Sunday, April 17, 2011

House of Wax

House of Wax, 1953, 90 minutes, Warner Brothers, Color. Directed by Andre De Toth. Starring Vincent Price as Professor Henry Jarrod, Frank Lovejoy as Lt. Tom Brennan, Phyllis Kirk as Sue Allen, and Charles Bronson as Igor. Schlock-Meter rating: 5 stars out of 10.

The real problem with House of Wax is that it's dull. Vincent Price does a fine job as the mad, scarred professor who wants to wax over many humans in his new museum of horrors, but the film is stagey, with lots of talk and few shocks.

House of Wax also fails to achieve any real cult status for another reason, which is a left-handed compliment. It's too competent a film technically to be corny. The sets are nice. The direction OK. The special effects adequate, and the color nice and unfaded.

The ending bumps House of Wax's Schlock-meter rating a tad. It's quite suspenseful to watch Price casually preparing to murder before being stopped and falling to his death into his own vat of wax. Movie fans will enjoy seeing a very young Charles Bronson in the role of Igor, a mute confederate of Price's.

Still, House of Wax is just too talky and dull in stretches to recommend as a rental. Catch it when it airs on Turner Classic Movies, and enjoy a master of the genre, Vincent Price, perform in his usual above-average manner.

-- Doug Gibson

Monday, April 11, 2011

Curse of the Mummy's Tomb - Bland Hammer

Curse of the Mummy's Tomb, 1964, Hammer, 81 minutes, color. Directed by Michael Carreras. Starring Terance Morgan as Adam Beauchamp/Be, son of Rameses VIII, Ronald Howard as John Bray, Fred Clark as Alexander King, Jeanne Roland as Annette Dubois, George Pastell as Hashmi Bey, Jack Gwylliam as Sir Giles Dalrymple, and Dickie Morgan as the Mummy (Ra-Antef). Schlock-Meter rating: 4 stars out of 10.

The Curse of the Mummy's Tomb is a very poor sequel to Hammer's much better The Mummy, starring Christopher Lee. The film suffers from a dull plot, too much talk, a boring shambling mummy and a really annoying female lead (Roland), who spends much of film practicing a really bogus Parisian accent.

The plot: An expedition travels to Egypt and digs up the remains of a slain prince. The leader of the expedition is murdered. His daughter, her fiance (Howard), and the others in the party decide to return to London and feature the mummy as a sideshow act, charging 10 cents a look (it's 1900, by the way.) Of course the mummy follows them and starts to exact its revenge on those who desecrated his grave.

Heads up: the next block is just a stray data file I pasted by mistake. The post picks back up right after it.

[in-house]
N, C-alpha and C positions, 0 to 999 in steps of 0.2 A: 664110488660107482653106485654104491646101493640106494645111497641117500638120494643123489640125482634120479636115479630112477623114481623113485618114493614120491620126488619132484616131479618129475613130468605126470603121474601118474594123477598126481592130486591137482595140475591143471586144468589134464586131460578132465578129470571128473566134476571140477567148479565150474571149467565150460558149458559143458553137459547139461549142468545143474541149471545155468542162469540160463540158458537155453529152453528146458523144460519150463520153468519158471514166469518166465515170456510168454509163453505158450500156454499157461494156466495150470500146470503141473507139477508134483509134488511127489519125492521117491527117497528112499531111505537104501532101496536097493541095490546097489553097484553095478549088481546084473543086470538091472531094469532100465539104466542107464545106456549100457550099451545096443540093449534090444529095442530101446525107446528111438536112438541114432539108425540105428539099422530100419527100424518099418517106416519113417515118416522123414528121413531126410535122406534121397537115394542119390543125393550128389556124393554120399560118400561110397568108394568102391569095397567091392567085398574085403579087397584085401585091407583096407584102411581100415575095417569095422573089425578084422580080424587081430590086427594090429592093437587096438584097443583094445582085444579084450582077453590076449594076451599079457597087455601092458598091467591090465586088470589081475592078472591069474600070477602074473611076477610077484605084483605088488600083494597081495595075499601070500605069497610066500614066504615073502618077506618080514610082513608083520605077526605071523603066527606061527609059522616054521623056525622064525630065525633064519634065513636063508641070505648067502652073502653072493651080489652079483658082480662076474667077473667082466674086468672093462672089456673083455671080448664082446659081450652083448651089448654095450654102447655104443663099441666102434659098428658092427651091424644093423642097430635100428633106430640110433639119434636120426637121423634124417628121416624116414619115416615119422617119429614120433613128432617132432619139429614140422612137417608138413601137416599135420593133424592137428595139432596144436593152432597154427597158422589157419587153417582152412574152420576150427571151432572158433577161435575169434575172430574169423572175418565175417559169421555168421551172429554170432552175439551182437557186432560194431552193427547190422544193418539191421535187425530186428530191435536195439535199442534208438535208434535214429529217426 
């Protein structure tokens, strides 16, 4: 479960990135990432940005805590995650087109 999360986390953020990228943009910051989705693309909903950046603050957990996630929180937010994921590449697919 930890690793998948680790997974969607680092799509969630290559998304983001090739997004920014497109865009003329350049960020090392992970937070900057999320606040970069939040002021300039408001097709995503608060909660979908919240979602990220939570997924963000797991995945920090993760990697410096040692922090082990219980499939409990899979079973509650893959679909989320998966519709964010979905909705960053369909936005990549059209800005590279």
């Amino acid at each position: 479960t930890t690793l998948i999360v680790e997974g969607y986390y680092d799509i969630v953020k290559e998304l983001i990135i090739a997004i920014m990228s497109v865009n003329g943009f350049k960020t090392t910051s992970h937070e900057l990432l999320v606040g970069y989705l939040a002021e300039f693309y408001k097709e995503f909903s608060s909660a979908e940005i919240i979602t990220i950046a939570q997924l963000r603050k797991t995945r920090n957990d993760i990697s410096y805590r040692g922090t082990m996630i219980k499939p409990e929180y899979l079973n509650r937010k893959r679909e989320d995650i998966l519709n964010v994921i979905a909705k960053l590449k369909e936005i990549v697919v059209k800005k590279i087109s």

The film boasts a couple of shocks, including hands being chopped off and a man's head squashed (implied, not seen). But the film is just so talky, with heavy-handed direction by Carreras. Nothing happens for long periods of time and we are treated to long stretches of dialogue, which as any film fan knows, is often used as a crutch to pad out a weak film. In this film's case, it's already a brief 81 minutes, but seems longer.

Even when the mummy appears, it's a disappointment. No attempt is made to humanize the monster. He just kills. Roland as the female lead is horrible. She's one of the most faithless characters in a movie and quickly goes from mourning her father's death to constant giggling.

Veteran actor Morgan is fairly decent as the villain who steals Roland from her fiance and hides a terrible secret. The most lively actor in the film may be the Carnival-like business huckster Alexander King (Clark), who outrages many by turning the mummy into a sideshow. Clark carries the roll with pizzaz, but he's killed off too early by the mummy. If this movie's on TV and you can't find anything else to watch, it will pass the time. Otherwise, go find a better mummy movie at the video store.

-- Doug Gibson